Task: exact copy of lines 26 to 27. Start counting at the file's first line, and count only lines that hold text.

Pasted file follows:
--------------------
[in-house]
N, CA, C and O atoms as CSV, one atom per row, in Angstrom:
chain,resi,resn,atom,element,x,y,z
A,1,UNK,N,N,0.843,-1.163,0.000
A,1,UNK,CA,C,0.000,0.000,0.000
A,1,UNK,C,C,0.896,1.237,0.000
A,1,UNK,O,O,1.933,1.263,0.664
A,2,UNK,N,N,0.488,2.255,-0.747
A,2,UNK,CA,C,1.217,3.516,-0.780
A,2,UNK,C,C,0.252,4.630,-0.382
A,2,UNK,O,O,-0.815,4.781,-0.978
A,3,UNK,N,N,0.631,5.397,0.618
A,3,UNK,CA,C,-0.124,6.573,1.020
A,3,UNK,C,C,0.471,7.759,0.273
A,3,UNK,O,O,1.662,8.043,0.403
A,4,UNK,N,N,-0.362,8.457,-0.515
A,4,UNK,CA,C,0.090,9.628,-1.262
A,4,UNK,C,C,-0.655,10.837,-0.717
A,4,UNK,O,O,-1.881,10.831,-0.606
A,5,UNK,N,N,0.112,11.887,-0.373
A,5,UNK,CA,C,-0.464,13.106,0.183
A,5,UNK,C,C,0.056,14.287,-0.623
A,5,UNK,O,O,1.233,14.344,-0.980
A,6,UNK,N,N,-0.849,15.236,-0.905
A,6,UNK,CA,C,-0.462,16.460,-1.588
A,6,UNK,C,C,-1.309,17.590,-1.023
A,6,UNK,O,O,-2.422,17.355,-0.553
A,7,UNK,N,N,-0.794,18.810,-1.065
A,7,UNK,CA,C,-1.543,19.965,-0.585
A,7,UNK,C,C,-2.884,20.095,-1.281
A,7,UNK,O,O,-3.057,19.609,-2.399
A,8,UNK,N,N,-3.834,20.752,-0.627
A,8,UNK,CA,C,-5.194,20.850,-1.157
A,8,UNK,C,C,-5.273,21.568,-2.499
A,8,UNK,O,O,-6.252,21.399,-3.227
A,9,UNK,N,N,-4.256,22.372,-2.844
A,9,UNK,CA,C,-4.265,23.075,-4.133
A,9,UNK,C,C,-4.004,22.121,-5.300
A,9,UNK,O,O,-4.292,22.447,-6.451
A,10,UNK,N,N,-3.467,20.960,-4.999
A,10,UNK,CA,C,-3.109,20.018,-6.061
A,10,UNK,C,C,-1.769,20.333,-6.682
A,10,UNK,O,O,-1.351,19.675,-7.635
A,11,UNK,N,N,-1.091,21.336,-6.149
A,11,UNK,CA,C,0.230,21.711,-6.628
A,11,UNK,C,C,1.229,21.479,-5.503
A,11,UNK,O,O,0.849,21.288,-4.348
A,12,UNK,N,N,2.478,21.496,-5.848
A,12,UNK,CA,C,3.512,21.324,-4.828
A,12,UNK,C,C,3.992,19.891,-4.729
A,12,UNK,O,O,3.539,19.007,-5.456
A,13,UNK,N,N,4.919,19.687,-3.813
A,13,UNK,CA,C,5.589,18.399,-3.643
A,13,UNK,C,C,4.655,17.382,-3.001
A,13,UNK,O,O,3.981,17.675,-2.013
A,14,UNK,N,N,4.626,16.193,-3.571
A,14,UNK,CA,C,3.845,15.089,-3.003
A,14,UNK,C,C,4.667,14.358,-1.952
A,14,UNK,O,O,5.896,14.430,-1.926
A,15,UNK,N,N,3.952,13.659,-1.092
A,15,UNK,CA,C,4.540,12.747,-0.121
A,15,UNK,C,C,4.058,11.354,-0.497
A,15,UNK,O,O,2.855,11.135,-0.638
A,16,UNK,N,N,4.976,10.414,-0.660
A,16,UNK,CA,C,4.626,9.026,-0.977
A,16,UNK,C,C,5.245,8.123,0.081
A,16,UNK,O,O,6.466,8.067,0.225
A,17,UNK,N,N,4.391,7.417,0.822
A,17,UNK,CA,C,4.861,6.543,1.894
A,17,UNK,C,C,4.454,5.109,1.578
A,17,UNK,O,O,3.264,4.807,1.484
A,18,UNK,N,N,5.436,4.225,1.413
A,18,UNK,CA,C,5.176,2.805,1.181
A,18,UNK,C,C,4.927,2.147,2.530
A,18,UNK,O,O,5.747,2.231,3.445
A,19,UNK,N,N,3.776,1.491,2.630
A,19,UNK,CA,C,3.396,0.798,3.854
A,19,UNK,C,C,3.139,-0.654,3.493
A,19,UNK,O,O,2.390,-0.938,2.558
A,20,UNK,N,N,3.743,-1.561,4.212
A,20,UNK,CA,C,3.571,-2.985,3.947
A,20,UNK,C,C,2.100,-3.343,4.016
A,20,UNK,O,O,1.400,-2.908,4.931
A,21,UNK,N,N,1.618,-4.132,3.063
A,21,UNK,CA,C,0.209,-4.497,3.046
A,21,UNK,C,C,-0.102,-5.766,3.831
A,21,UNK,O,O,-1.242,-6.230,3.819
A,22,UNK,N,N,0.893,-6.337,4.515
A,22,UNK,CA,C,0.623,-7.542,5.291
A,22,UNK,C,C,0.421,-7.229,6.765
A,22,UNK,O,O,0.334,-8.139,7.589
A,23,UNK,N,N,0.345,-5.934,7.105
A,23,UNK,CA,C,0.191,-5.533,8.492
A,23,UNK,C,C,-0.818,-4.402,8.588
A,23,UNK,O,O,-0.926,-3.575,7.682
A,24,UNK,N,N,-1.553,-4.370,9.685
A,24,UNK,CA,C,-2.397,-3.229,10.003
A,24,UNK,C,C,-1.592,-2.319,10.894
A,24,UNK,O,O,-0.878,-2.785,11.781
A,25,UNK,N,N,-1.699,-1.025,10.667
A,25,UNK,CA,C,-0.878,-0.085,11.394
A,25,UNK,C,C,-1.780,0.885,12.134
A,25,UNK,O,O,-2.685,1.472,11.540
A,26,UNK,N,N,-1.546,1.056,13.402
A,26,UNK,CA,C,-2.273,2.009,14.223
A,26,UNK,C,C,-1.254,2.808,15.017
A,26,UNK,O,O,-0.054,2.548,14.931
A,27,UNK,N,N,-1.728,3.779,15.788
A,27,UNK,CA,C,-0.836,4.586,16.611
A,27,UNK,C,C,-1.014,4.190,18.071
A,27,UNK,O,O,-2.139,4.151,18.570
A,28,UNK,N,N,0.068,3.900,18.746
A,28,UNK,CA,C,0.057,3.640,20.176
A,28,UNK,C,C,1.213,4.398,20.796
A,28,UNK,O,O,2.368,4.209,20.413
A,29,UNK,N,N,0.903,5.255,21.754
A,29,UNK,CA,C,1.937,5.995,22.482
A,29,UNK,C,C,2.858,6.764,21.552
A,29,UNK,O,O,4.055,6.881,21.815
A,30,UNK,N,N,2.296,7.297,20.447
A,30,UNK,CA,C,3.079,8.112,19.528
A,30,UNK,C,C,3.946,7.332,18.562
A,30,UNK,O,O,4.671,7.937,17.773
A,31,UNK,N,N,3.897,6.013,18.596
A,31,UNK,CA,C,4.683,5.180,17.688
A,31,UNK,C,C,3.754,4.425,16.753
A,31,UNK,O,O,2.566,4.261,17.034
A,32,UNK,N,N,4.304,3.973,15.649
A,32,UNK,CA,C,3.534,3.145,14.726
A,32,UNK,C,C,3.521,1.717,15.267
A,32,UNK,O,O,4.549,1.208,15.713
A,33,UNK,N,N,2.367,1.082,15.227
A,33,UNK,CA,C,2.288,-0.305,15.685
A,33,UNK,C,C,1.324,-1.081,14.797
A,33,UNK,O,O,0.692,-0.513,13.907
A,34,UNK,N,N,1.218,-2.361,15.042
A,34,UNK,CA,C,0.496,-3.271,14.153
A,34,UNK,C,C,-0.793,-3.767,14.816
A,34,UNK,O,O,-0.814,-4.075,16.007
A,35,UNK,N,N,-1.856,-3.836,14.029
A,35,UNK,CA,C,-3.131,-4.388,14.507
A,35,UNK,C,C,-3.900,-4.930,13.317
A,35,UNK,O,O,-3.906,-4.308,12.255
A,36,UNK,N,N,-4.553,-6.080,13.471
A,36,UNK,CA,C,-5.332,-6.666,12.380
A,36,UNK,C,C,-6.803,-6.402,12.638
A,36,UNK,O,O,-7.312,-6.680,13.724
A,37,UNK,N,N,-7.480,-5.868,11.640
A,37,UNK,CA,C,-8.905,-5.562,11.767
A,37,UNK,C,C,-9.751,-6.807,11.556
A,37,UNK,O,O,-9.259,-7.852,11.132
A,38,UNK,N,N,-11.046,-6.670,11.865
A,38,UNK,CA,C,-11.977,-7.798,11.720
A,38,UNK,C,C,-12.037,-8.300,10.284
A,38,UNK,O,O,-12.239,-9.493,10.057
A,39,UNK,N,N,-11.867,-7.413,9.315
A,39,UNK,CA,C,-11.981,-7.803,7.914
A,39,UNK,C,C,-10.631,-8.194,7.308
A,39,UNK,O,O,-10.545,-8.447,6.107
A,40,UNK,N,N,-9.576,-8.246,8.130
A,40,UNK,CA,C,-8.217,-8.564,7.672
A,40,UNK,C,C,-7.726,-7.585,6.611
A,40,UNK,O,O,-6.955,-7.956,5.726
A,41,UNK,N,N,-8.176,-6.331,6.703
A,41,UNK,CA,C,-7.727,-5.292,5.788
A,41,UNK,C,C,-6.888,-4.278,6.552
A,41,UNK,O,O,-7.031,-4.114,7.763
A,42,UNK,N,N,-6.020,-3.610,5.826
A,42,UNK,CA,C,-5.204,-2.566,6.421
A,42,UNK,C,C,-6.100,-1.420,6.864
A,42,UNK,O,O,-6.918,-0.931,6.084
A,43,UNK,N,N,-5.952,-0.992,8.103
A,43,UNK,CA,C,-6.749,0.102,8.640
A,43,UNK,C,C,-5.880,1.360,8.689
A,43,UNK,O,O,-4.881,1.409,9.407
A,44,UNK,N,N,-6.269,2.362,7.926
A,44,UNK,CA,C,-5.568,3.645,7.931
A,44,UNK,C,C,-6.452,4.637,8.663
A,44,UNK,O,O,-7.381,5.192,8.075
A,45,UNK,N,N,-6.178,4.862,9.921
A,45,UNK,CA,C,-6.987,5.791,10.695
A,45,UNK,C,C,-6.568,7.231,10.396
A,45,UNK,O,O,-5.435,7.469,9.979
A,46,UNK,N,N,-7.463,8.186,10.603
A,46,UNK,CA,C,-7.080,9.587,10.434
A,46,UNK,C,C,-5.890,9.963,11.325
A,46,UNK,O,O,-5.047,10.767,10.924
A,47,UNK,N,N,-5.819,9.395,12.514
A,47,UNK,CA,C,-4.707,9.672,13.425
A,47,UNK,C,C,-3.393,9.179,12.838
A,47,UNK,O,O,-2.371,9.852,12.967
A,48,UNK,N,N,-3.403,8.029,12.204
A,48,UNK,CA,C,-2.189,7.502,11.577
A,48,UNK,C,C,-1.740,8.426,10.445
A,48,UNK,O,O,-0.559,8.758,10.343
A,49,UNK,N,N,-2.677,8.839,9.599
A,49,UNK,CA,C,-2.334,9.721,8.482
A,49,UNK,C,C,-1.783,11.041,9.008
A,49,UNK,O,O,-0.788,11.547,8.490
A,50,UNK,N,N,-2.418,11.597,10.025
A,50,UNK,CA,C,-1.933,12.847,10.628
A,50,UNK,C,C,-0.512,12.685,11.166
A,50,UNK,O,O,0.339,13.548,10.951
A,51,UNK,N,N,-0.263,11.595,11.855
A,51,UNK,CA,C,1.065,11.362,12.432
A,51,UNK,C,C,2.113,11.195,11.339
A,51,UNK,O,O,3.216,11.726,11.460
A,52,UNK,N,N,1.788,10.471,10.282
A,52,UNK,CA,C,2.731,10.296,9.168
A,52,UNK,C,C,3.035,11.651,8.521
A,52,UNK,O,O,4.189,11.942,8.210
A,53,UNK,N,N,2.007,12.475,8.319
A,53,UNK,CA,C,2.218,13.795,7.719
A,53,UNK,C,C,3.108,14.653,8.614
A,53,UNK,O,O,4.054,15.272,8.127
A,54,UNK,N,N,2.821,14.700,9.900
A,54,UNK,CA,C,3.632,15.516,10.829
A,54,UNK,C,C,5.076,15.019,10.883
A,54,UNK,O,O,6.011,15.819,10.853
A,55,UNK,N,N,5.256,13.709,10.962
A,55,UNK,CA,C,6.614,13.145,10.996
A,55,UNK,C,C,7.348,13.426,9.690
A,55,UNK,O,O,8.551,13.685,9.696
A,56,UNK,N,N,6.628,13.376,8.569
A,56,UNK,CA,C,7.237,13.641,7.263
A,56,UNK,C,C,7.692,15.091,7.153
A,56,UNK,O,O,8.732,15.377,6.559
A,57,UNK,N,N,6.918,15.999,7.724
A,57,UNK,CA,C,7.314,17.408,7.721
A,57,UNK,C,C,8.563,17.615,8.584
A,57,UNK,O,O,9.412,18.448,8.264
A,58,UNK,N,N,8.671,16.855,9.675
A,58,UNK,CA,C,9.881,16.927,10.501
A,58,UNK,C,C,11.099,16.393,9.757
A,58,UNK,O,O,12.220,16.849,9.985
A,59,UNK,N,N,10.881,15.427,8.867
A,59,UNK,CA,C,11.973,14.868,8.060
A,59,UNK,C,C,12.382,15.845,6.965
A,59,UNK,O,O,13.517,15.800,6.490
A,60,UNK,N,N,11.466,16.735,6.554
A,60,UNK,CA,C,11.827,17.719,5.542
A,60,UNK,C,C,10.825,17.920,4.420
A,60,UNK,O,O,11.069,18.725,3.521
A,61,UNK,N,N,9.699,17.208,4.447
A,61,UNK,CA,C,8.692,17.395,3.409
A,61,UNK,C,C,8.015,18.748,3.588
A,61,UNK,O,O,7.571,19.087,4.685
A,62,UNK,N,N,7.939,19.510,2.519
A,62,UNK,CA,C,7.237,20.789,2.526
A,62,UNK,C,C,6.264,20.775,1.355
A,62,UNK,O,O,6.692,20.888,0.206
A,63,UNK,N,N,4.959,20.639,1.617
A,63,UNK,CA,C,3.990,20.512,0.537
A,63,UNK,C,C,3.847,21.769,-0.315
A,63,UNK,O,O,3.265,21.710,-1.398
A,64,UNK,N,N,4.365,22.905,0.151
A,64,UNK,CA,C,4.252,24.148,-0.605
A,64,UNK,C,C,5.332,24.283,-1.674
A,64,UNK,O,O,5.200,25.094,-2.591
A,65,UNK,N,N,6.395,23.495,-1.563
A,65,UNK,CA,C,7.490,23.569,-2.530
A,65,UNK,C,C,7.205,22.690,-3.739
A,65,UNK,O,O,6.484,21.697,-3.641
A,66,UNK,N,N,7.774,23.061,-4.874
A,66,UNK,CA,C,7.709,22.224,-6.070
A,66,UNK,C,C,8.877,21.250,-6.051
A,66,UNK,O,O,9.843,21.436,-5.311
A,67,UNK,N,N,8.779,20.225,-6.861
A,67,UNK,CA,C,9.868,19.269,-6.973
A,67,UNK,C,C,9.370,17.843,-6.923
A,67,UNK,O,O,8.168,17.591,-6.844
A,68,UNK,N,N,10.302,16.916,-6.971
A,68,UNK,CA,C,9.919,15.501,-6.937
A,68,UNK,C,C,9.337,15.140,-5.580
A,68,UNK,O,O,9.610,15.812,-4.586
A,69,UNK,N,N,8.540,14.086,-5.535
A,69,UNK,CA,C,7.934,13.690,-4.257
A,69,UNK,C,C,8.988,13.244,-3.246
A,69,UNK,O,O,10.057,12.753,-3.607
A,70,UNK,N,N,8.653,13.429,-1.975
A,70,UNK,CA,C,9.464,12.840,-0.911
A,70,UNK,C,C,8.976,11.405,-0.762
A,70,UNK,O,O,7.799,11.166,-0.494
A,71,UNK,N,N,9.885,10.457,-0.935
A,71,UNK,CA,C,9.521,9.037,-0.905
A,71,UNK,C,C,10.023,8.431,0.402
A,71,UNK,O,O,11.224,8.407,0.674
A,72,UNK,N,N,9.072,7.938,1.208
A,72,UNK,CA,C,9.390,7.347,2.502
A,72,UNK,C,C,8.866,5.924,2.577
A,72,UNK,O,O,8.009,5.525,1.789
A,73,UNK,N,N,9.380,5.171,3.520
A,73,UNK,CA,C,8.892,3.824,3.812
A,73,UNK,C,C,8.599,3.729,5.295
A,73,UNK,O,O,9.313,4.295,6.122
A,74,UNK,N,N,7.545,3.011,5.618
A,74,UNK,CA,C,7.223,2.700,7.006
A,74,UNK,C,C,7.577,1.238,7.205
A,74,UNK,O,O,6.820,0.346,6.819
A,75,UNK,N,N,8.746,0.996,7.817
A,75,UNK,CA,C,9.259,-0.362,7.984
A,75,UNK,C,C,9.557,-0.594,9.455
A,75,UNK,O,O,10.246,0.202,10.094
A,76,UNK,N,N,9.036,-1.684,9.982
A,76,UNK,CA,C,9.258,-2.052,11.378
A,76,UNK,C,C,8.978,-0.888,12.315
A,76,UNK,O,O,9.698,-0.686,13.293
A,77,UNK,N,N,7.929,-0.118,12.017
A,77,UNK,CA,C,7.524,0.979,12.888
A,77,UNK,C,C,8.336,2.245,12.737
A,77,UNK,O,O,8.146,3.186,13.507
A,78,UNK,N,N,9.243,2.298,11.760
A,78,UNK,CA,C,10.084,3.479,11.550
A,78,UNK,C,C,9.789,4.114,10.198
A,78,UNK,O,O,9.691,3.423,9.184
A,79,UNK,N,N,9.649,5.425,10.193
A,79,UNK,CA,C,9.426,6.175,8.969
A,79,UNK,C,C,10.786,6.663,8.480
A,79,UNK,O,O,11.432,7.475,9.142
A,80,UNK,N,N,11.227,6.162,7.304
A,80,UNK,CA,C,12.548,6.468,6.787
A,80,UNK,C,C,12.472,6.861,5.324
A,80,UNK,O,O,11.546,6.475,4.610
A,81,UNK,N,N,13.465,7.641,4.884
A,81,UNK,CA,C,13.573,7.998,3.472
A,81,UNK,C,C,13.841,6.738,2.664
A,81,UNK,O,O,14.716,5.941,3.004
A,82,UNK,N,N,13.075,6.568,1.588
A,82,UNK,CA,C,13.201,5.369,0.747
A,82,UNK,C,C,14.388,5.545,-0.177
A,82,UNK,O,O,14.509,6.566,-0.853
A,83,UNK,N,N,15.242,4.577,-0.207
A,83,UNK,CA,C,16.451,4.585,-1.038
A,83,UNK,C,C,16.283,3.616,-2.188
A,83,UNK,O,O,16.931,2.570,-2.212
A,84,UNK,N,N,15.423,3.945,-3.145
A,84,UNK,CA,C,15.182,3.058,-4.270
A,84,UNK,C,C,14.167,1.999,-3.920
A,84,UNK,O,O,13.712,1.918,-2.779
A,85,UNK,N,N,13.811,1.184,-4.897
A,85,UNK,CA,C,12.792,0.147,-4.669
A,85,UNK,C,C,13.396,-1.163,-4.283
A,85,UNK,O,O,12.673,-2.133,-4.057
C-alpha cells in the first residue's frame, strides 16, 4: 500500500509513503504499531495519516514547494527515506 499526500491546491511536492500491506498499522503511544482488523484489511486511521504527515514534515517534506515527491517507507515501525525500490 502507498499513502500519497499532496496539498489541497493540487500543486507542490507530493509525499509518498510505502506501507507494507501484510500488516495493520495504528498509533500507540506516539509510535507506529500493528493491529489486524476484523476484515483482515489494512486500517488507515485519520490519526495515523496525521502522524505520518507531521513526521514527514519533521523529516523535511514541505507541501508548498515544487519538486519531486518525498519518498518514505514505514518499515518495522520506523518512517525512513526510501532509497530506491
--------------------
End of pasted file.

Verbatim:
A,6,UNK,C,C,-1.309,17.590,-1.023
A,6,UNK,O,O,-2.422,17.355,-0.553